Obama Remains Dedicated To Climate Change Legislation
In the transcript, posted online Wednesday, Obama makes it clear that climate legislation is at the top of his agenda for 2011.
“One of my top priorities this year is to have an energy policy that begins to address all facets of our overreliance on fossil fuels," Obama said.
He hopes to reduce greenhouse gas emissions by about 17 percent over the next several years.
Obama says the nation is on track so far with the passage of, “the first increase in fuel-efficiency standards in this country in 30 years.” This rule, which applies to all trucks and cars, has created a result that is comparable to taking millions of cars off our roads.
But is the president satisfied with the progress so far?
“Absolutely not,” he said. “The investments we’re making in research and development around clean energy are also going to be important if we’re going to be able to get all the way there.”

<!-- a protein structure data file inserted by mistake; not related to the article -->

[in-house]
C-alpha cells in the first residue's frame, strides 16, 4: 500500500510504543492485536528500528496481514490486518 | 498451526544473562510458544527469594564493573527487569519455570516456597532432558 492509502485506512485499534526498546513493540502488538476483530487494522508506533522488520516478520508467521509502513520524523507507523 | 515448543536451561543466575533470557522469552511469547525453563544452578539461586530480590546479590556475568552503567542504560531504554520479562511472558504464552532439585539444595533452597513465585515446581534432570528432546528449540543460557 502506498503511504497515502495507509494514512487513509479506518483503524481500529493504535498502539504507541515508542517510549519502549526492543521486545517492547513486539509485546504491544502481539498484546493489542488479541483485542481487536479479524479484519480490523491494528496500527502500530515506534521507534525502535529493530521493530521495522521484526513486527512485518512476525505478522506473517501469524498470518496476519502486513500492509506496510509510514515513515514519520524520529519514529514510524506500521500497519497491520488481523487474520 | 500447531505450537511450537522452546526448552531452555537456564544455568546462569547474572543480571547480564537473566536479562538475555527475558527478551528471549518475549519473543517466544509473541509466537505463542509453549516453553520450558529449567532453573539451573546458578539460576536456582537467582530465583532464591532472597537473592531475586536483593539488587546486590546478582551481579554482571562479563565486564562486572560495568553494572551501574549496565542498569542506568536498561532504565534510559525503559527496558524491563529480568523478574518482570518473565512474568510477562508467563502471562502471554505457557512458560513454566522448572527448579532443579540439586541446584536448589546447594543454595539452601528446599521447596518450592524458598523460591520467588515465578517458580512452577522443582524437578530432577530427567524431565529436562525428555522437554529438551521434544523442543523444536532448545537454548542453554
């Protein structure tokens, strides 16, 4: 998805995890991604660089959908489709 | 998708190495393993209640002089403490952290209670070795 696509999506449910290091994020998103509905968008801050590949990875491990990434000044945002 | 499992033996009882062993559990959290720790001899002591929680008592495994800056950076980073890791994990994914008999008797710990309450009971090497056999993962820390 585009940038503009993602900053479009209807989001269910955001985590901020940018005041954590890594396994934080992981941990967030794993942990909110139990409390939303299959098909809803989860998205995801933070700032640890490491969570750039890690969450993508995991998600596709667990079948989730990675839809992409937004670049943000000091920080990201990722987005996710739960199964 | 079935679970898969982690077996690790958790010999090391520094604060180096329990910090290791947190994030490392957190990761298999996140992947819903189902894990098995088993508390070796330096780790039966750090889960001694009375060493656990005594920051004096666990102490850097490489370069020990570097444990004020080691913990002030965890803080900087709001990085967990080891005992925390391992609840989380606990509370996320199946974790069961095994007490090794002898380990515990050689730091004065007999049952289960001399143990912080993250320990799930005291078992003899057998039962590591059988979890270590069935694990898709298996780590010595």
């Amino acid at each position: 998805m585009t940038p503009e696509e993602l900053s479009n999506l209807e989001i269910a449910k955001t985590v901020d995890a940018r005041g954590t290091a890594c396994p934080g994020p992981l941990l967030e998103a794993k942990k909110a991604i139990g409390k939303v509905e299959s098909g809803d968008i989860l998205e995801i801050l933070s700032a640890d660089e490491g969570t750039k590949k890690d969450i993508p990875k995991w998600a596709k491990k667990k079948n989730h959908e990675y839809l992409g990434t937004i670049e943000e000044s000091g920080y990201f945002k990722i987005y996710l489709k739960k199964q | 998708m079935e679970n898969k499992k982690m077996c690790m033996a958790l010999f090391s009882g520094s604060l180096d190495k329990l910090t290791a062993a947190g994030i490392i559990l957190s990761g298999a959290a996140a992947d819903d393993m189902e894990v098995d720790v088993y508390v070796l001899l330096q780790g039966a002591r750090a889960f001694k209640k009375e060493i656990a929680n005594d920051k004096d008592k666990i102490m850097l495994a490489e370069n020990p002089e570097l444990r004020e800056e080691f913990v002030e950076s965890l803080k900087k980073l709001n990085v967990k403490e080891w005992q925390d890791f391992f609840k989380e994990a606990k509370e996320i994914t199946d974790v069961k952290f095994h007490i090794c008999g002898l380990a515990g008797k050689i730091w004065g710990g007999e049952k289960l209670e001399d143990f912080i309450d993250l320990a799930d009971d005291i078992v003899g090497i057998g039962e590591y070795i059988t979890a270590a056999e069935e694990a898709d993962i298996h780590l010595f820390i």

The president added that new legislation would not likely be passed all at once, but instead, “in chunks.”
Critics such as Eileen Claussen, president of the Pew Center on Global Climate Change, are more skeptical.
“I don’t know what kind of legislation, if any, you can get next year or even in 2012,” she said. “I think the odds of getting serious stuff done legislatively are very small.”
Meanwhile, Senate majority whip Richard J. Durbin of Illinois stood by president. “If there’s a way to do this in smaller pieces with bipartisan cooperation, which we’ll definitely need, then I want to do it,” he said.
Either way, Obama says he is committed to the climate and the need for legislative change. “We’re going to stay on this because it is good for our economy, it’s good for our national security, and, ultimately, it’s good for our environment.”
To reach reporter Marlise Knechtle, click here.
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